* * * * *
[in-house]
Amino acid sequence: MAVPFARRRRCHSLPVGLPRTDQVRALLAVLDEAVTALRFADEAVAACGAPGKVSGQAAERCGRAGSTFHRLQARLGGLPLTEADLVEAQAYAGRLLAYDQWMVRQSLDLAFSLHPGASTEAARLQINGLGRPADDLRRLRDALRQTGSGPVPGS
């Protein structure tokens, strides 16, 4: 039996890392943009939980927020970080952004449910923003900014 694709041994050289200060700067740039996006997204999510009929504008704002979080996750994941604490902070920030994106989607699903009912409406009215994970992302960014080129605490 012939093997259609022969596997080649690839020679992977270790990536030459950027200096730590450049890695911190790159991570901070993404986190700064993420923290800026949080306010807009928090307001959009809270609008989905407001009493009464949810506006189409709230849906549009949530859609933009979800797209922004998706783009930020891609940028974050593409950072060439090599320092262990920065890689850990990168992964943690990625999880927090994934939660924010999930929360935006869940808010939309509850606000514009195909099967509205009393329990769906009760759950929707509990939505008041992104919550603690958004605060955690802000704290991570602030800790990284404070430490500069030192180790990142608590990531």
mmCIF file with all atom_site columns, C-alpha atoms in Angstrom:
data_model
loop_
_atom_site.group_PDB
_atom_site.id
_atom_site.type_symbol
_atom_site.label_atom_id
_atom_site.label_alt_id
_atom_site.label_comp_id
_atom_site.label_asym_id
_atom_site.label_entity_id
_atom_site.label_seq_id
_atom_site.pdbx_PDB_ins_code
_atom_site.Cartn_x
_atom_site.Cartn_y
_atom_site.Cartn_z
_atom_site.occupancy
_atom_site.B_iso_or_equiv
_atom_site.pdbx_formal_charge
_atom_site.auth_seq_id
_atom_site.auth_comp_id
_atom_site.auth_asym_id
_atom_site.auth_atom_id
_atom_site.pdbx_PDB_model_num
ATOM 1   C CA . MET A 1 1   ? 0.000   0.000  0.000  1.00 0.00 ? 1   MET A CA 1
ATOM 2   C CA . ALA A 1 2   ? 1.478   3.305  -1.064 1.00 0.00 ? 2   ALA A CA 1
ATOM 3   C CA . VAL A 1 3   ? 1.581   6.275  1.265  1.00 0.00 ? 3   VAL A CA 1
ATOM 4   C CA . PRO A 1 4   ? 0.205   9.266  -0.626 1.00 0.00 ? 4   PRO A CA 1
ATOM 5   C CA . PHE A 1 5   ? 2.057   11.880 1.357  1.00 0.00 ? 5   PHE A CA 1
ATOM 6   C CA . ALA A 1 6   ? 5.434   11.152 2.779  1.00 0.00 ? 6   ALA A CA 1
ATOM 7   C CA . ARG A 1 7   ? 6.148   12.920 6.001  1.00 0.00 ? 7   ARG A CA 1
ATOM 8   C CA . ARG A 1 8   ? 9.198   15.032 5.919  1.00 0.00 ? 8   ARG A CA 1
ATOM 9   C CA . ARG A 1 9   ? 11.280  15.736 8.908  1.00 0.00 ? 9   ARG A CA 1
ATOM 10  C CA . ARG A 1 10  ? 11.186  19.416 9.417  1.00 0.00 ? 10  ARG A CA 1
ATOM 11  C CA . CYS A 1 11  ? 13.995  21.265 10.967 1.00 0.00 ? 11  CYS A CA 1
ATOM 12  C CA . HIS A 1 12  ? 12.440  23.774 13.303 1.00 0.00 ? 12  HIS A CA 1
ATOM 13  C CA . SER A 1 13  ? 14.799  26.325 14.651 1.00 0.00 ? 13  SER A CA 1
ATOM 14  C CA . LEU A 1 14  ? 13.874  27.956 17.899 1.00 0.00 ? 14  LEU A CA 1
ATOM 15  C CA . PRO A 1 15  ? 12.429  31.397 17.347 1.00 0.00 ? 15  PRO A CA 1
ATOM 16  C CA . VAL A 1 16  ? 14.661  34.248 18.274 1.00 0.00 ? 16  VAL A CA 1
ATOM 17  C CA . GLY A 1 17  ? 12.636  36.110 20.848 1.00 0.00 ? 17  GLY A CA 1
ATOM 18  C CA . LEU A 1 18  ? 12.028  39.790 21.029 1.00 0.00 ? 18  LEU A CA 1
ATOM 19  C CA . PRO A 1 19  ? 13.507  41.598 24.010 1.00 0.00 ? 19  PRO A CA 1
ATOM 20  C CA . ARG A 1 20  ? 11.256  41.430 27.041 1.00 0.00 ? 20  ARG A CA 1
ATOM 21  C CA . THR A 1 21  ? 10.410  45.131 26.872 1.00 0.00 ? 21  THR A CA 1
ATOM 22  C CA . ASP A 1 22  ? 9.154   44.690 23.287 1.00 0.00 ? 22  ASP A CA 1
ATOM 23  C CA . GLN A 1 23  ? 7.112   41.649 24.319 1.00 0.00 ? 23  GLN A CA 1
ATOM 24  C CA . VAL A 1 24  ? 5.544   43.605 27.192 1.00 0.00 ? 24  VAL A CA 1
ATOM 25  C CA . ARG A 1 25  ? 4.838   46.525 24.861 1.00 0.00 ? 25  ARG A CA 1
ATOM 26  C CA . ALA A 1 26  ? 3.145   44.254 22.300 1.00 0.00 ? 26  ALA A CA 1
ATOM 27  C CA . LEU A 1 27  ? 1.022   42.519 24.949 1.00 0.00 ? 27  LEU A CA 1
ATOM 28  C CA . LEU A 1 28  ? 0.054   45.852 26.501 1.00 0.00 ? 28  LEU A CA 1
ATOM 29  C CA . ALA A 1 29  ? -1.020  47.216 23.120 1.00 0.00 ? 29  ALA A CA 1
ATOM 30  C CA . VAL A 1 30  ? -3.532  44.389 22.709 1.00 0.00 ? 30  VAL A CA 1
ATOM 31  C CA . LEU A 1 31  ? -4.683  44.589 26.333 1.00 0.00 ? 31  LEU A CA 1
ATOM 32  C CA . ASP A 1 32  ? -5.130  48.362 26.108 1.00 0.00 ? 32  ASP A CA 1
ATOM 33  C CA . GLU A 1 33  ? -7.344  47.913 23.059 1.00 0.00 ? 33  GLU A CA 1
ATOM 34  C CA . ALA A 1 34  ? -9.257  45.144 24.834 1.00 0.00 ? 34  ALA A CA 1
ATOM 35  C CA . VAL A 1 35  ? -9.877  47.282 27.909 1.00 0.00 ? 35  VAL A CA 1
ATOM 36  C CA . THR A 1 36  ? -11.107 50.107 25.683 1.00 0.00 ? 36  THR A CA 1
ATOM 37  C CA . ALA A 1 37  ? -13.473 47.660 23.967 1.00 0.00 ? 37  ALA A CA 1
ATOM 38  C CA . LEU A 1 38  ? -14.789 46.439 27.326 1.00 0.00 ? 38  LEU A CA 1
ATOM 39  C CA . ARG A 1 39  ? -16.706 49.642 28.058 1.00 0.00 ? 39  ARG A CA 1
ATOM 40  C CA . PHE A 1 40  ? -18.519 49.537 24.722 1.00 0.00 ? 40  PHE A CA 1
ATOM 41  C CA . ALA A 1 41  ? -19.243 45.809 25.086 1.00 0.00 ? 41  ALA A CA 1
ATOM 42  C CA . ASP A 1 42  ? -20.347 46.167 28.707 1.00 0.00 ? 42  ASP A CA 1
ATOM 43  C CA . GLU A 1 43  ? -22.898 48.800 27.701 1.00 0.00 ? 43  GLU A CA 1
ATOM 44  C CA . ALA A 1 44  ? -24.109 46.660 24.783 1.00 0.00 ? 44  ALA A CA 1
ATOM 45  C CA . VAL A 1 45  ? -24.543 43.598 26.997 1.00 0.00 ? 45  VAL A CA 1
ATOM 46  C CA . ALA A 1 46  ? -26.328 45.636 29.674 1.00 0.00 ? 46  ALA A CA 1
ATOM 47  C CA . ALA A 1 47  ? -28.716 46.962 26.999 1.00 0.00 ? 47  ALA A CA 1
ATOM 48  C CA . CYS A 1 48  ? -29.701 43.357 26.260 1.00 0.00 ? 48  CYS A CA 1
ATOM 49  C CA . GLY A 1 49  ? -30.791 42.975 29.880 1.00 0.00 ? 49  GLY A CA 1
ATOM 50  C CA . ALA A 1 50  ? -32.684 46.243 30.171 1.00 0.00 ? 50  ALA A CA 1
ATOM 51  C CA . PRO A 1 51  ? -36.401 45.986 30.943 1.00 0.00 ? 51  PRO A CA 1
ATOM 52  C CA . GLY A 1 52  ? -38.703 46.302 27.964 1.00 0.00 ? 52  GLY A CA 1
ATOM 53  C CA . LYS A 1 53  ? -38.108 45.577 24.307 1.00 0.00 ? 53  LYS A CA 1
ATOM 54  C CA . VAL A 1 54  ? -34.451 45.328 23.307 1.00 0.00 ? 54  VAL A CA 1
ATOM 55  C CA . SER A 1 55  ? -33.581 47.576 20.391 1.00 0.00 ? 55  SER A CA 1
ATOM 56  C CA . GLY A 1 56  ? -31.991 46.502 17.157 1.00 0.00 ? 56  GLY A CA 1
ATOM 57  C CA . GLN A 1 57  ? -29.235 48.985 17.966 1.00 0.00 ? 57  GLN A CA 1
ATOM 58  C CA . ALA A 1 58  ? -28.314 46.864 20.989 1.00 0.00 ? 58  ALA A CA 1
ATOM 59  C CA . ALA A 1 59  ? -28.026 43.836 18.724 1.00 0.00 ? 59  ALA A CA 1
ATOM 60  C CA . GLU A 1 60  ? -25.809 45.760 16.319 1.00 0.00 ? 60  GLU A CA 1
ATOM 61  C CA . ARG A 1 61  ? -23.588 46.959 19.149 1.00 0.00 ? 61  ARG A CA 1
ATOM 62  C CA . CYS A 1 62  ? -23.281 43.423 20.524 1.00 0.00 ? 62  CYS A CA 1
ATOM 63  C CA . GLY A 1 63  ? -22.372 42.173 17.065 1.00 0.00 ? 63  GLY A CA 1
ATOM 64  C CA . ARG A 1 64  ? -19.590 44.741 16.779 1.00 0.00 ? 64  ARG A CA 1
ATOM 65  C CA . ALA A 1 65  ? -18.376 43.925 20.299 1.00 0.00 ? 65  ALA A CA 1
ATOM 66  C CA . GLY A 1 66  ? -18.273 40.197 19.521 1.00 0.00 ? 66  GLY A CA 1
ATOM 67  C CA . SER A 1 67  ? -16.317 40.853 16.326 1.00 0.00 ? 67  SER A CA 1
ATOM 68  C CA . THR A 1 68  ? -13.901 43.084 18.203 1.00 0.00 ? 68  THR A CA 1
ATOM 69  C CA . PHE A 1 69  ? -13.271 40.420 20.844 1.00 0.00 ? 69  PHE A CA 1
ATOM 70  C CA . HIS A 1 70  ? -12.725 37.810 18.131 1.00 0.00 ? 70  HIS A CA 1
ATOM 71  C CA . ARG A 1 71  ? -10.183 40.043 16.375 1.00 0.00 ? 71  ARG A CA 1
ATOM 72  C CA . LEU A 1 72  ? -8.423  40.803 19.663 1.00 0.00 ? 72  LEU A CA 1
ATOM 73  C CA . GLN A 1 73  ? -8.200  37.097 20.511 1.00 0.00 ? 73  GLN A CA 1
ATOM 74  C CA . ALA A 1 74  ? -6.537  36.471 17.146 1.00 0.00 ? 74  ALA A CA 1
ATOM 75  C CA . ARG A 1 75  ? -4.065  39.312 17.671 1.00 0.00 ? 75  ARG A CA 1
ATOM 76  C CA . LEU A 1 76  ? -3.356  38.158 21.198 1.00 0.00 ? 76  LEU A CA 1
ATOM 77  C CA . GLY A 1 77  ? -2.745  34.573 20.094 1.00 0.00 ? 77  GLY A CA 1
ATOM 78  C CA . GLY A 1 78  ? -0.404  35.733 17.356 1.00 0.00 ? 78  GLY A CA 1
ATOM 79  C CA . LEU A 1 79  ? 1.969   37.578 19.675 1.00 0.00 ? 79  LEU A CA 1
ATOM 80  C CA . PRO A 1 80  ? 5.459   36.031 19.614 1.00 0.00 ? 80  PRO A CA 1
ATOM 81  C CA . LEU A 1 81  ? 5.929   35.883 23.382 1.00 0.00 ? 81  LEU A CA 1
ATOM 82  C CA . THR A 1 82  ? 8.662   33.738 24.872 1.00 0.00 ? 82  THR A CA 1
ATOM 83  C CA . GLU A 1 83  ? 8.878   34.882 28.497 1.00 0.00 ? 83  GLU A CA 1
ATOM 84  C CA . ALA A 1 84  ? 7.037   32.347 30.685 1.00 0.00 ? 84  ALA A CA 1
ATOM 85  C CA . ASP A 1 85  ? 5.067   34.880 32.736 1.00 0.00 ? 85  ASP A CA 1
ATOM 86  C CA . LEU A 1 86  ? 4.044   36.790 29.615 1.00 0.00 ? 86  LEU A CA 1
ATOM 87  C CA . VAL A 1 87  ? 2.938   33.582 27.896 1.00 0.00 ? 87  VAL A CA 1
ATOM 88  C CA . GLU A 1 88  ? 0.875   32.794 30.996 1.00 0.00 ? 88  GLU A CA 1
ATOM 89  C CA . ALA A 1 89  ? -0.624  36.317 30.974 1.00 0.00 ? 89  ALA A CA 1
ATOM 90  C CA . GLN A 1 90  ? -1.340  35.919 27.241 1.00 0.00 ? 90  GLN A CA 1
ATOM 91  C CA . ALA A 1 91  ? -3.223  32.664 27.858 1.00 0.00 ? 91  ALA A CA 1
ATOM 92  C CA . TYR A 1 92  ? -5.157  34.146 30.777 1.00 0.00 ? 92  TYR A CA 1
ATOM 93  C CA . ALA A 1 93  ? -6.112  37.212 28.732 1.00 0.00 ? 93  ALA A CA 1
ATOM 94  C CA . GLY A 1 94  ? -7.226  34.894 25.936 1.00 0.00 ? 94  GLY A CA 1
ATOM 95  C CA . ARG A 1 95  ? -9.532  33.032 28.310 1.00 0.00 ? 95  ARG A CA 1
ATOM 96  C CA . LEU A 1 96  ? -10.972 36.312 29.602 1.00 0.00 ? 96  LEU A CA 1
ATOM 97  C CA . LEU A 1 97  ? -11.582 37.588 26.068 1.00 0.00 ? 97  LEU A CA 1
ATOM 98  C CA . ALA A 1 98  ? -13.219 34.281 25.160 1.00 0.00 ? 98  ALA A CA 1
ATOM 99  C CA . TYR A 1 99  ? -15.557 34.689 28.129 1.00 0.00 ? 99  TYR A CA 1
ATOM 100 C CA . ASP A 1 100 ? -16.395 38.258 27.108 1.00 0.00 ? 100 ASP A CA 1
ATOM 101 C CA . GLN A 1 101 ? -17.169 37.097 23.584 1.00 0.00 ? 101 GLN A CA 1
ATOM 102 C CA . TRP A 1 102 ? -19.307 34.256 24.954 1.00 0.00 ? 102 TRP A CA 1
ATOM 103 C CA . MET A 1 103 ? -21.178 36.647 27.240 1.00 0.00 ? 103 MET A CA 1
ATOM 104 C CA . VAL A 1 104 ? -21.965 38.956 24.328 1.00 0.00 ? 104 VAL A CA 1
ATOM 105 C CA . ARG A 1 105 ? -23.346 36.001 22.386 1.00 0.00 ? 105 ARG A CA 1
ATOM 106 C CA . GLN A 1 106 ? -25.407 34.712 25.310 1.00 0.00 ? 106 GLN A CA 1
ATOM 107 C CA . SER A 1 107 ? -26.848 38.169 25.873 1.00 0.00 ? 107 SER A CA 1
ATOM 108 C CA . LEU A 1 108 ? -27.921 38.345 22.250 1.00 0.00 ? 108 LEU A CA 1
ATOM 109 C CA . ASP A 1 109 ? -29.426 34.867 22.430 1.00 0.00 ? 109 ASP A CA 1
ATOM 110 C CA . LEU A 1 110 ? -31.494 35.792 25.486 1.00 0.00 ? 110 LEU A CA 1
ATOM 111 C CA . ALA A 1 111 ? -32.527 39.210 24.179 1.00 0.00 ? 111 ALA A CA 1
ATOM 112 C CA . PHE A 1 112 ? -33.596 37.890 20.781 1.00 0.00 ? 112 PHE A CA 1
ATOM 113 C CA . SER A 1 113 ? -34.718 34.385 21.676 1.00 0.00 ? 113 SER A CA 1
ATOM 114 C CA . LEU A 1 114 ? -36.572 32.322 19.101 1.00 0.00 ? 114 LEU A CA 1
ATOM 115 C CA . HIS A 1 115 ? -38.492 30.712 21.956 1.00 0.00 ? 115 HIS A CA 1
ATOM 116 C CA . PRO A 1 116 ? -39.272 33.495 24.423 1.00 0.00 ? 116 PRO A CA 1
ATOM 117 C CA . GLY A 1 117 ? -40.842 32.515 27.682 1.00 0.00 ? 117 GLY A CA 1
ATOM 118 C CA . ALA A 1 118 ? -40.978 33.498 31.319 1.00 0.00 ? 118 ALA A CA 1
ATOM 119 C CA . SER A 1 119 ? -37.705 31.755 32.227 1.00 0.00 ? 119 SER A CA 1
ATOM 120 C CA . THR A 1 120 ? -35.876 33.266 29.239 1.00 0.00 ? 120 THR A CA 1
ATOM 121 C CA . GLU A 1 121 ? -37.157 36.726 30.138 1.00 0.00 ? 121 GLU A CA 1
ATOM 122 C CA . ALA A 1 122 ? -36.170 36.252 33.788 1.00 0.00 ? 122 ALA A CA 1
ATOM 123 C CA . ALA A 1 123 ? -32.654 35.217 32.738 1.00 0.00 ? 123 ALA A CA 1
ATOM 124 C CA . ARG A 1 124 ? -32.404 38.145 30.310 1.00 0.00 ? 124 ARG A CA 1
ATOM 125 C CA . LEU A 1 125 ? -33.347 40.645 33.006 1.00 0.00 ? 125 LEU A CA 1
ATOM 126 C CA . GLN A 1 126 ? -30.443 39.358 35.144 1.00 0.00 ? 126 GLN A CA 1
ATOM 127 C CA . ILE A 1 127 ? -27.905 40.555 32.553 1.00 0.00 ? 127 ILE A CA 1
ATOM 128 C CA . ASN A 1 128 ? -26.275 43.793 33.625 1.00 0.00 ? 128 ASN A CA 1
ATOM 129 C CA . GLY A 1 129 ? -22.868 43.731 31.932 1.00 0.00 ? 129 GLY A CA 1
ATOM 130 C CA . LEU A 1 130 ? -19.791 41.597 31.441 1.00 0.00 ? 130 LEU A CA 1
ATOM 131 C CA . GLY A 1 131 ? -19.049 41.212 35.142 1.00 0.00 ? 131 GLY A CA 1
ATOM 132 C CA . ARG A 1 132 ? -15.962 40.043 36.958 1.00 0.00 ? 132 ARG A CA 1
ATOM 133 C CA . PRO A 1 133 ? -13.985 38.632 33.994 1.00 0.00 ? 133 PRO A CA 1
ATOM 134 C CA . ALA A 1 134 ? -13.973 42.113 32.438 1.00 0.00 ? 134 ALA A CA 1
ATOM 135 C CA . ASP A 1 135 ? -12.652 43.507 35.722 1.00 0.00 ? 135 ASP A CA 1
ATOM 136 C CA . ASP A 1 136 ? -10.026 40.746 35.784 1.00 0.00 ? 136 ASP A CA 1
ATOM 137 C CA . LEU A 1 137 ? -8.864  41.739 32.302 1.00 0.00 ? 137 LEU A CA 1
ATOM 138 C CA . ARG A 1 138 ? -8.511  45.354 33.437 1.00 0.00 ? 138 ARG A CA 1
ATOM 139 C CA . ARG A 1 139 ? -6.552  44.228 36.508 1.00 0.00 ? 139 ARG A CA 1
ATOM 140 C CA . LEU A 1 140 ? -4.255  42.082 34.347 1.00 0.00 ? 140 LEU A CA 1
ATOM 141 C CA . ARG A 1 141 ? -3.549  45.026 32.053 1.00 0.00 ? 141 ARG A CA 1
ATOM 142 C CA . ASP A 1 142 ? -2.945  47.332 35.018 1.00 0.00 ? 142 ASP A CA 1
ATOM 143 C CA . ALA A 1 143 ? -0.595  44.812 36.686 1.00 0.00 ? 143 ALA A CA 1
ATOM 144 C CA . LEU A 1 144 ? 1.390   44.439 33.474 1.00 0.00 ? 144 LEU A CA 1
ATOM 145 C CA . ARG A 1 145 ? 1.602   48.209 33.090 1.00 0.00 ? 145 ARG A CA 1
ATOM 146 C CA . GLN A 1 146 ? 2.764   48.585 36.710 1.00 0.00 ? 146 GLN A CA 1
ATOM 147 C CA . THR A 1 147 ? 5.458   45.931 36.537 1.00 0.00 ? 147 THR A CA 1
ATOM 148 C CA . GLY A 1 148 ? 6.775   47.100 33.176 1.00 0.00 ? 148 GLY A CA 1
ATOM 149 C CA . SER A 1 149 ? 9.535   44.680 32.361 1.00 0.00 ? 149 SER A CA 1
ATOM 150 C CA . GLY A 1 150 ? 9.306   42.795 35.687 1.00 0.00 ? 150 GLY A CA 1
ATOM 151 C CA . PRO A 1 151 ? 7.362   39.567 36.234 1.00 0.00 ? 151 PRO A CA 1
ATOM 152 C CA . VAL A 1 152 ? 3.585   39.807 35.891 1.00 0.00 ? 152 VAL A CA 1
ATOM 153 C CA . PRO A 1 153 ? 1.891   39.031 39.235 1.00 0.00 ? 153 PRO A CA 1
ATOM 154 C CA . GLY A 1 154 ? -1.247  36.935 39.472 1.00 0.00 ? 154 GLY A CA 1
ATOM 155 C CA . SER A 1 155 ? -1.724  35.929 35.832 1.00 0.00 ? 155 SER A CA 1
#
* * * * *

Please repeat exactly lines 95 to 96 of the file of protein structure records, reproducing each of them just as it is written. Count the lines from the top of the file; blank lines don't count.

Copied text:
ATOM 68  C CA . THR A 1 68  ? -13.901 43.084 18.203 1.00 0.00 ? 68  THR A CA 1
ATOM 69  C CA . PHE A 1 69  ? -13.271 40.420 20.844 1.00 0.00 ? 69  PHE A CA 1